Positive Parenting: Celebrating foster carers

Positive Parenting: Celebrating foster carers

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Last week was National Foster Care Week - a celebration of foster carers and children who live in foster families.

Foster carers often carry out a more challenging but equally rewarding role when they parent a child who is not their own, but needs love and care just the same as all other children.

While we know that parenting is the most important job in the world, at times it can also be the most difficult! Everyone’s experience is unique and there is no manual the covers all the ups and downs of being a parents.

For fosterers, they care for children who come into care feeling vulnerable and sometimes traumatised.

They need to be cared for by people who have an understanding of a child’s emotional, intellectual and cultural needs, have empathy and patience, have the ability to give praise and build self-esteem and have resilience in order to meet the challenges of fostering a child. Communication and listening skills are also important in building strong relationships.

These are qualities that exist in us all as parents. The chances are you will know some foster carers and they are no different from you and me. They come in all shapes and sizes and are truly representative of society as a whole.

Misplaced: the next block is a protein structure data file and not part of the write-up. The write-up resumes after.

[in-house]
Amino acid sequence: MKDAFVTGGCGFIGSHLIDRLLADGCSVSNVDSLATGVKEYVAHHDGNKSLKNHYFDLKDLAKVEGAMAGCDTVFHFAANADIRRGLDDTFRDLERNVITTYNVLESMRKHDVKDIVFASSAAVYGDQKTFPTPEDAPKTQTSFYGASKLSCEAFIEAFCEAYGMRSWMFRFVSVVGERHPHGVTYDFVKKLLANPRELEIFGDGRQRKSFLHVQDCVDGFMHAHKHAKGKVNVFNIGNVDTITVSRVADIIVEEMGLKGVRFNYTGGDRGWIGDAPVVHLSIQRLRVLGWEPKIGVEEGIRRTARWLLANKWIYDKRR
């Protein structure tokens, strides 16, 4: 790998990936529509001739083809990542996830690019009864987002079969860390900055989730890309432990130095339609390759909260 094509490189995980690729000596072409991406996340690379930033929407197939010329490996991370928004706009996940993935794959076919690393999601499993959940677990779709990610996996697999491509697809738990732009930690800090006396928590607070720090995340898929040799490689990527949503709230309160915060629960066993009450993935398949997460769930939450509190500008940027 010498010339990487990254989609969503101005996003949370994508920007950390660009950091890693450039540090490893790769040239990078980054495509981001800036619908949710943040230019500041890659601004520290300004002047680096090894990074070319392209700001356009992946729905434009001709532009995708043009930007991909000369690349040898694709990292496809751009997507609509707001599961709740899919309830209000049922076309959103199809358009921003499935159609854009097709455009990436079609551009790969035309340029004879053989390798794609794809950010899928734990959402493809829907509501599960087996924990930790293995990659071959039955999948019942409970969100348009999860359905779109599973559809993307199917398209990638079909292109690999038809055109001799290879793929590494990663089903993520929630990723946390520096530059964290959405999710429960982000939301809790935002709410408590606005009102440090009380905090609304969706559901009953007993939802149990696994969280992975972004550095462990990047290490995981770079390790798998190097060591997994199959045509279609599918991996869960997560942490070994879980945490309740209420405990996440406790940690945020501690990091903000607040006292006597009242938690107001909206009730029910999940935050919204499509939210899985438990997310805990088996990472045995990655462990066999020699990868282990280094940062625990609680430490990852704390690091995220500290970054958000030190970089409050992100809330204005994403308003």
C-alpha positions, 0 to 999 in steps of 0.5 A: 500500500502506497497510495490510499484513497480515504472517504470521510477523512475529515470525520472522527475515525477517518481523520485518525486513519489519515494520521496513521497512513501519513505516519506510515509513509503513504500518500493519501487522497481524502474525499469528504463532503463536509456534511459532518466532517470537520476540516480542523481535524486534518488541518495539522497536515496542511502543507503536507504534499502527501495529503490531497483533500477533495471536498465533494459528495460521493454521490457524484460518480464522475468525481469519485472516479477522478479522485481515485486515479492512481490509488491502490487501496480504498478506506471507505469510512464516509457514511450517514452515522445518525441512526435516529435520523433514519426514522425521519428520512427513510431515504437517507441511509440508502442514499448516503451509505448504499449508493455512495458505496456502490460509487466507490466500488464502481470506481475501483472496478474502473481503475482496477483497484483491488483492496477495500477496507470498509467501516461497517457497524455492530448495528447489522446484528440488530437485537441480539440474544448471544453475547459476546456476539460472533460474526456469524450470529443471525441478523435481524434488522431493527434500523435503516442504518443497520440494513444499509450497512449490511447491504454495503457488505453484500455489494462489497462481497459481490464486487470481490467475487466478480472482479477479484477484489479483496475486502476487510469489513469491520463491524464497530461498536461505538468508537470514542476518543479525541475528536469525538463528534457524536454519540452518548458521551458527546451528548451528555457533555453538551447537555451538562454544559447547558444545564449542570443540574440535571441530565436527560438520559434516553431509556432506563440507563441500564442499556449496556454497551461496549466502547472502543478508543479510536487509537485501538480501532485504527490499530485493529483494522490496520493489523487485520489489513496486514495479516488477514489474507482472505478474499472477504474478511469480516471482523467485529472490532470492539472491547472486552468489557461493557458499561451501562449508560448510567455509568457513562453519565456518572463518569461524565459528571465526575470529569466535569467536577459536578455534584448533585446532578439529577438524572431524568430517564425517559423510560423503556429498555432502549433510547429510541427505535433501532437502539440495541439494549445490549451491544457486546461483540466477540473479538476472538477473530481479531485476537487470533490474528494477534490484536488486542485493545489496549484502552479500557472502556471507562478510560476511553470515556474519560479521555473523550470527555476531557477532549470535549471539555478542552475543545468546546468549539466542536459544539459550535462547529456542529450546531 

Children can come into care for a whole variety of reasons, but the one common theme is that for some reason their parents, who love them, are unable to provide them with enough care to meet their needs. This is where foster carers play a vital role in caring for children who need alternative care.

In the past in Ireland children whose parents could not adequately care for them were placed in residential institutions. Thankfully those days are gone and Ireland is one of the leading countries in the world in terms of percentages of children who are in foster care.

Approximately 96% of children in care are in foster care with 4% placed in residential care. In Ireland the care system is totally dependent on having enough foster carers to meet and support vulnerable children. This means that there is always a need for foster carers.

To support foster carers enable the child in care to thrive and to ensure money is not a barrier, a weekly allowance to cover all costs is provided for the carer.

Social work support is provided separately for both the child and the foster carer to help the carers, their family and the child to settle in and grow.

Training is provided before a thorough assessment is carried out and once approved by the Foster Care Committee on going training is provided by The Child and Family Agency.

Often it is immensely rewarding for carers who provide a safe and secure home for children who have not experienced stability and security.

If you are interested in knowing more about fostering contact Tusla.

This article was contributed by John Leinster, Principal Social Worker with Tusla Fostering Services. Tusla are a member of Parenting Limerick, a network of parenting and family support organisations. For more information on this and other topics go to www.loveparenting.ie.

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